A path to rapprochement for Australia-China relations – Analysis – Eurasia Review


By Lisa Toohey, Markus Wagner and Weihuan Zhou*

The Australia-China relationship needs a reset, especially on the trade side. The change in Australian government and China’s official reaction to the election presents a unique opportunity for the two nations to rebuild cordial relations and prevent further fractured exchanges.

Prime Minister Albanese called on Beijing to lift the punitive measures imposed on Australia – legally questionable measures under international trade rules. While Australia would like China to unilaterally remove these measures, that is unlikely to happen until there is genuine re-engagement through diplomatic channels.

Reconciliation – the rebuilding of cordial relations after a period of disconnection – allows for productive dialogue and will prevent the relationship from slipping further. Any change in trade relations will require Australia and China to manage political and economic disagreements in a measured, productive and respectful manner. The rapprochement can start with cooperation in areas of common interest. A change of tone and a willingness to constructively discuss differences and mutually beneficial opportunities are needed to achieve this.

The differences between Australia and China can be categorized into three areas: fundamental value conflicts, political differences and regional geostrategic rivalries. Trade and investment grievances run deep in these categories. Australia has banned Chinese companies Huawei and ZTE from supplying 5G technologies over security concerns, while China has imposed import restrictions on Australian coal, beef and lobster. Anti-dumping and countervailing retaliatory measures have multiplied on both sides.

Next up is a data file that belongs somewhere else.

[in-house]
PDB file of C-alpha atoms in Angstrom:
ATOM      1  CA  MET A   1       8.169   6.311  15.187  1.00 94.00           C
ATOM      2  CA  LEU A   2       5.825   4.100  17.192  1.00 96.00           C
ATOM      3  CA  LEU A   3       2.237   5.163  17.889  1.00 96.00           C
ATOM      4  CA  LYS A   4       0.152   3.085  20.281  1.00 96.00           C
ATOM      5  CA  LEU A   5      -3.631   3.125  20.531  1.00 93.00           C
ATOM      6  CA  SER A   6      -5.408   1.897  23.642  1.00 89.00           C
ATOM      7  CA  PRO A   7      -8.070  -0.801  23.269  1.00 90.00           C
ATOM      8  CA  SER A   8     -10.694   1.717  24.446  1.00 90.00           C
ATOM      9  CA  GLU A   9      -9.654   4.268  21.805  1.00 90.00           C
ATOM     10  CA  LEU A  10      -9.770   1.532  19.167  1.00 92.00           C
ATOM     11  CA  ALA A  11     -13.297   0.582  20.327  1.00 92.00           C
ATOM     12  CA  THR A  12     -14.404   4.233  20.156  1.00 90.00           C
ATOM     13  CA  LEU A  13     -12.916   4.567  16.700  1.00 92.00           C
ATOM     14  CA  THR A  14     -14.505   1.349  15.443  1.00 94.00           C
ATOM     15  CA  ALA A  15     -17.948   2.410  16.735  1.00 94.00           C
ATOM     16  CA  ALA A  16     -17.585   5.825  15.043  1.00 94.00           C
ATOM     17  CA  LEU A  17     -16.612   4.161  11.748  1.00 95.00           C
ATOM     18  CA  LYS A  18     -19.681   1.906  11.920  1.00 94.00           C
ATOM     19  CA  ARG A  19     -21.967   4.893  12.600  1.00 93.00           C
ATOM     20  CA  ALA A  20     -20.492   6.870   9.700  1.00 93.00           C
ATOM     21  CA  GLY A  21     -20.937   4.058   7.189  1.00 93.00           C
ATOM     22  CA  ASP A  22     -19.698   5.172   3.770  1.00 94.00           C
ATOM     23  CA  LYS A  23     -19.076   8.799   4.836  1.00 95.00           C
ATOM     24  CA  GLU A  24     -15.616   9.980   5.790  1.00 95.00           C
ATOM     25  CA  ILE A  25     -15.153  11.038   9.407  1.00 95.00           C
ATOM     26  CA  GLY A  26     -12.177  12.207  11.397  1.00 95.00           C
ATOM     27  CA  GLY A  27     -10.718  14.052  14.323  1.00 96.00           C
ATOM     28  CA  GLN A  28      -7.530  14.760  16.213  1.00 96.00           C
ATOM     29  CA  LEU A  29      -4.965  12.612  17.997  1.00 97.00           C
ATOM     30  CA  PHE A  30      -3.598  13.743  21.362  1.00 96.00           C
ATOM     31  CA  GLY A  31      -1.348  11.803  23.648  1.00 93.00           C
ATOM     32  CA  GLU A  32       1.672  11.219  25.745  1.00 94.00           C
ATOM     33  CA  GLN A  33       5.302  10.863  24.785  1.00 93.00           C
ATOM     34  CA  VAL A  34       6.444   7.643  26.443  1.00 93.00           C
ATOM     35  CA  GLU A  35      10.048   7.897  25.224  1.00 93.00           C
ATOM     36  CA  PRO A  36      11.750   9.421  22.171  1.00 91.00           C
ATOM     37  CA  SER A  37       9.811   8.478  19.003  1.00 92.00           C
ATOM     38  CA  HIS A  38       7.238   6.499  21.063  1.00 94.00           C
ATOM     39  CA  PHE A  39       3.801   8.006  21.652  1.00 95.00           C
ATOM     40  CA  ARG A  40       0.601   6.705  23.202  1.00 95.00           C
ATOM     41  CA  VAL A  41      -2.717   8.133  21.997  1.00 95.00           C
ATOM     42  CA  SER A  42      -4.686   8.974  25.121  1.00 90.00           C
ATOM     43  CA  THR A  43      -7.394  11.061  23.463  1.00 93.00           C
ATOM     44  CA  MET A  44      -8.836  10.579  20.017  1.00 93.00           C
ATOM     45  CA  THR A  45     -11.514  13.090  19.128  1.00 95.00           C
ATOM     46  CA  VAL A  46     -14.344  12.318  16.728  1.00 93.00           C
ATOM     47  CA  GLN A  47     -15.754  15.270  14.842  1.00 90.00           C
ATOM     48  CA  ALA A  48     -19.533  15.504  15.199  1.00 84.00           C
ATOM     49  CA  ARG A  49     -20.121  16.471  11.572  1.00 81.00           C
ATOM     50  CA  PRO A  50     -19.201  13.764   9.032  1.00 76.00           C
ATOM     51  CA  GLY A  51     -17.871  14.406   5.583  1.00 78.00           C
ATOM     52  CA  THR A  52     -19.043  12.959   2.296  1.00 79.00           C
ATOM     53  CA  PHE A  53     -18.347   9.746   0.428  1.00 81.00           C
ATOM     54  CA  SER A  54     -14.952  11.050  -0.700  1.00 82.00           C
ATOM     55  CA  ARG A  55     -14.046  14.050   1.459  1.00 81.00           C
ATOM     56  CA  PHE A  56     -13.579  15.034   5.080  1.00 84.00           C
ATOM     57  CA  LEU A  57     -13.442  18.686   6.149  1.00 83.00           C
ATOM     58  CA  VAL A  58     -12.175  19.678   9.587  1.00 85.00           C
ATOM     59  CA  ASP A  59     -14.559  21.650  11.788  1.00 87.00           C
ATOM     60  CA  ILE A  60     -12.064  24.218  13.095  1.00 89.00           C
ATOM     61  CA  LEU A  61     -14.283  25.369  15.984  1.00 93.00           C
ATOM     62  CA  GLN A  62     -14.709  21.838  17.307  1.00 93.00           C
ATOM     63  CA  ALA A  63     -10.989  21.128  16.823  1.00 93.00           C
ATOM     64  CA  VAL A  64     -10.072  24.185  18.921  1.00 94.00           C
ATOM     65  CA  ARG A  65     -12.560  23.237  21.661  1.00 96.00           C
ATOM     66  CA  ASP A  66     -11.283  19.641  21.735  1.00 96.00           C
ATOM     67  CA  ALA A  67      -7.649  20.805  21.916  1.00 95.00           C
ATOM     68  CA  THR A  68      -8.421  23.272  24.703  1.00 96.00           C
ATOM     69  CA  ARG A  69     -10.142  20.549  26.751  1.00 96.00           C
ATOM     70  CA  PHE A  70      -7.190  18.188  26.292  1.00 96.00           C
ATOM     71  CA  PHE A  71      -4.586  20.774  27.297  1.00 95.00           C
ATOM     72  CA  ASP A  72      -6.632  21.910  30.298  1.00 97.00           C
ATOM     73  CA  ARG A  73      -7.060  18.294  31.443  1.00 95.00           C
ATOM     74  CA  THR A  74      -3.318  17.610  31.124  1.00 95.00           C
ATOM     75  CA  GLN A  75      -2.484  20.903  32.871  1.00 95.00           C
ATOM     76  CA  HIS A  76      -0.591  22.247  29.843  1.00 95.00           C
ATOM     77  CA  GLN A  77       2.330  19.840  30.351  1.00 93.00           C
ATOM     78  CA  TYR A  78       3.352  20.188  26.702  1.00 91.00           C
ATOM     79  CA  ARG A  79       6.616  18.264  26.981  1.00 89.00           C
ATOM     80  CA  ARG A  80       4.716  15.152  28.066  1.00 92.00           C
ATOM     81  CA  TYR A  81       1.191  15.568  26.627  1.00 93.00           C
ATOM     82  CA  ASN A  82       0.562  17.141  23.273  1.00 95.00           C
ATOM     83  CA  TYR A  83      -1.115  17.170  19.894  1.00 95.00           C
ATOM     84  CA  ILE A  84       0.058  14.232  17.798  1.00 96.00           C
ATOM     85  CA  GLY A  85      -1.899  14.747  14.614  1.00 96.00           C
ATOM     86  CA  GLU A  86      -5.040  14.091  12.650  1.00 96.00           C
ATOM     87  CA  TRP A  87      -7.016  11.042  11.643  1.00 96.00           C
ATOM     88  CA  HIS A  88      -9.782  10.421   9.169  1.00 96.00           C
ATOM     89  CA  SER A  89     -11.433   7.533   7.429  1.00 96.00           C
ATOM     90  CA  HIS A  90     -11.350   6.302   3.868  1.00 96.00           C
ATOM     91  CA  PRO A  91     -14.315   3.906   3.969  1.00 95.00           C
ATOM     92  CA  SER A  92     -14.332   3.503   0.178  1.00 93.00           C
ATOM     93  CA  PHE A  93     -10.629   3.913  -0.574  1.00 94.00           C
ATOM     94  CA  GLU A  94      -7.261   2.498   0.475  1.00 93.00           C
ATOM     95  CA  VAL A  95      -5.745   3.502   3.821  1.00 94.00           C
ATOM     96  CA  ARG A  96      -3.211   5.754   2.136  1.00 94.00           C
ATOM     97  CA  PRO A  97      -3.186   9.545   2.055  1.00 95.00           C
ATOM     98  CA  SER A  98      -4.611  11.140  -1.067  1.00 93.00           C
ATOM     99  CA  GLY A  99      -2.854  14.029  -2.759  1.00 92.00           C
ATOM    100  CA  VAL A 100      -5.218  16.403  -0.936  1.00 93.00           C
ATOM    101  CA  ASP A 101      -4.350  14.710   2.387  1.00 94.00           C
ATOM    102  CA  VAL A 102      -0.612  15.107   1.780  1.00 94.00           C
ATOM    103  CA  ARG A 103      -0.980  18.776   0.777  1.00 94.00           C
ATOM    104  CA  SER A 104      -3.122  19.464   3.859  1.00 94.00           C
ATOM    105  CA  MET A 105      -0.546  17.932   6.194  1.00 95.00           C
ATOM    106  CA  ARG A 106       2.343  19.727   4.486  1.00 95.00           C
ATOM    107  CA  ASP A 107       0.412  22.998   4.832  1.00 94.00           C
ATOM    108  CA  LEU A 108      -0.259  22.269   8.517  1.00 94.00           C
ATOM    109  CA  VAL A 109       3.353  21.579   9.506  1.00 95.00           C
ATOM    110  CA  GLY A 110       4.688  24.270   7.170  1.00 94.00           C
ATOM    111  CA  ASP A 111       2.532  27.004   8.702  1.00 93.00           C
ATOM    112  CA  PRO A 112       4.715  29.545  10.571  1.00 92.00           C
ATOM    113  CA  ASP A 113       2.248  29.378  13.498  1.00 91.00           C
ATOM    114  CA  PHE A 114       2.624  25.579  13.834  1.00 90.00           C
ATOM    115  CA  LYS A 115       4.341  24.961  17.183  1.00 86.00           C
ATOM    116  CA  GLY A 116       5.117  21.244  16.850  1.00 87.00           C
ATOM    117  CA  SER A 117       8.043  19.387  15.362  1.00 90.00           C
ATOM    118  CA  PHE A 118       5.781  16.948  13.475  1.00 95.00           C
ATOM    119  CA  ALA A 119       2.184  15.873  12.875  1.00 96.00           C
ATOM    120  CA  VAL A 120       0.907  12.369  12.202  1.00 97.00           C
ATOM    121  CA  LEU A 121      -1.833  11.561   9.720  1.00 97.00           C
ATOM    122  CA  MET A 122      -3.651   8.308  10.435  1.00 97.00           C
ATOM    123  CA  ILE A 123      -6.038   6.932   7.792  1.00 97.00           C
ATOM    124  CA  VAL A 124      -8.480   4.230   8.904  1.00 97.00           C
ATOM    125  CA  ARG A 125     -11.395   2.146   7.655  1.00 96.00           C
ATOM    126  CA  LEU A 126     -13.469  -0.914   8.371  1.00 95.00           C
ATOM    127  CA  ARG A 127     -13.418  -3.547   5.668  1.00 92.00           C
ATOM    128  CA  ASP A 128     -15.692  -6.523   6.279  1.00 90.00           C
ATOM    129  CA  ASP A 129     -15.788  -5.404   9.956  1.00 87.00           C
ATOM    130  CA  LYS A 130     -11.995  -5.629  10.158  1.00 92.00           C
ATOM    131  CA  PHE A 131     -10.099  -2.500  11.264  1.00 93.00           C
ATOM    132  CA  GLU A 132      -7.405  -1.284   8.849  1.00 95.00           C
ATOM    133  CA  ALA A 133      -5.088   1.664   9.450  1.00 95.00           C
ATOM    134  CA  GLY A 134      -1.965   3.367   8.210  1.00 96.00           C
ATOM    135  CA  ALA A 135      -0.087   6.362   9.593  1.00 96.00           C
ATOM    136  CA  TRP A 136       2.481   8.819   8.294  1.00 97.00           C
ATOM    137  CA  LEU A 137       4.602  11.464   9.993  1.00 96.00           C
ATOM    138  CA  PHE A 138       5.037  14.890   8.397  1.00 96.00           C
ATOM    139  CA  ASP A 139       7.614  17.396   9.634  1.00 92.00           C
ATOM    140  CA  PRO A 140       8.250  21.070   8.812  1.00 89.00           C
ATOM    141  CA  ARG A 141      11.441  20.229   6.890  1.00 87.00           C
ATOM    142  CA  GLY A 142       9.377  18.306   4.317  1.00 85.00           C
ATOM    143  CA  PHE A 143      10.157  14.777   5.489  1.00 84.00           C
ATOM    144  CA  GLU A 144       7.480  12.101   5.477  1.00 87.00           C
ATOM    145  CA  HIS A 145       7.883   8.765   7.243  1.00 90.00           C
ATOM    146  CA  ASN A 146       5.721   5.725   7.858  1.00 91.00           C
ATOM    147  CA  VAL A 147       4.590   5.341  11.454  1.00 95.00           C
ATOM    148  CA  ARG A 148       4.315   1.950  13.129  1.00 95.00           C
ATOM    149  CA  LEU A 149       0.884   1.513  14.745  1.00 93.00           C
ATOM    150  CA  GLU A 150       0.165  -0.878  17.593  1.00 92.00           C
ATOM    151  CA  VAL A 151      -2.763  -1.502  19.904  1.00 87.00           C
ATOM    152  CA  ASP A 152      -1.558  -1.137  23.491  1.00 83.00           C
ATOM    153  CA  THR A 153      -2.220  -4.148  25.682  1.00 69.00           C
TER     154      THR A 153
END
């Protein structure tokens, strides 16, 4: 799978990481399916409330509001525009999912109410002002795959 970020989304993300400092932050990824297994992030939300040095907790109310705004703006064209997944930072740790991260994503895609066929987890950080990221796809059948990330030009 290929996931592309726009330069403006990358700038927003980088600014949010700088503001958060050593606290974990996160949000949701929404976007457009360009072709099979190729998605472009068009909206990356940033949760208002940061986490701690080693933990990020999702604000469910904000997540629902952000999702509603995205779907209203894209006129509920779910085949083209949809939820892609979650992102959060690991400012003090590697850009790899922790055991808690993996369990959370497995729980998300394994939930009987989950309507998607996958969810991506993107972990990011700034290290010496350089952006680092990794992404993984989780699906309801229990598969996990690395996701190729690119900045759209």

This downward spiral of give and take restrictions has further entrenched cynical and reactive attitudes in both governments. The challenge of reconciliation is to find a productive path.

A positive attitude makes a big difference in diplomacy. Although warmongering language evokes nationalistic sentiment and catchy headlines, it is rarely productive. Respectful diplomatic dialogue and a return to legal principles are a proven path to a more productive relationship.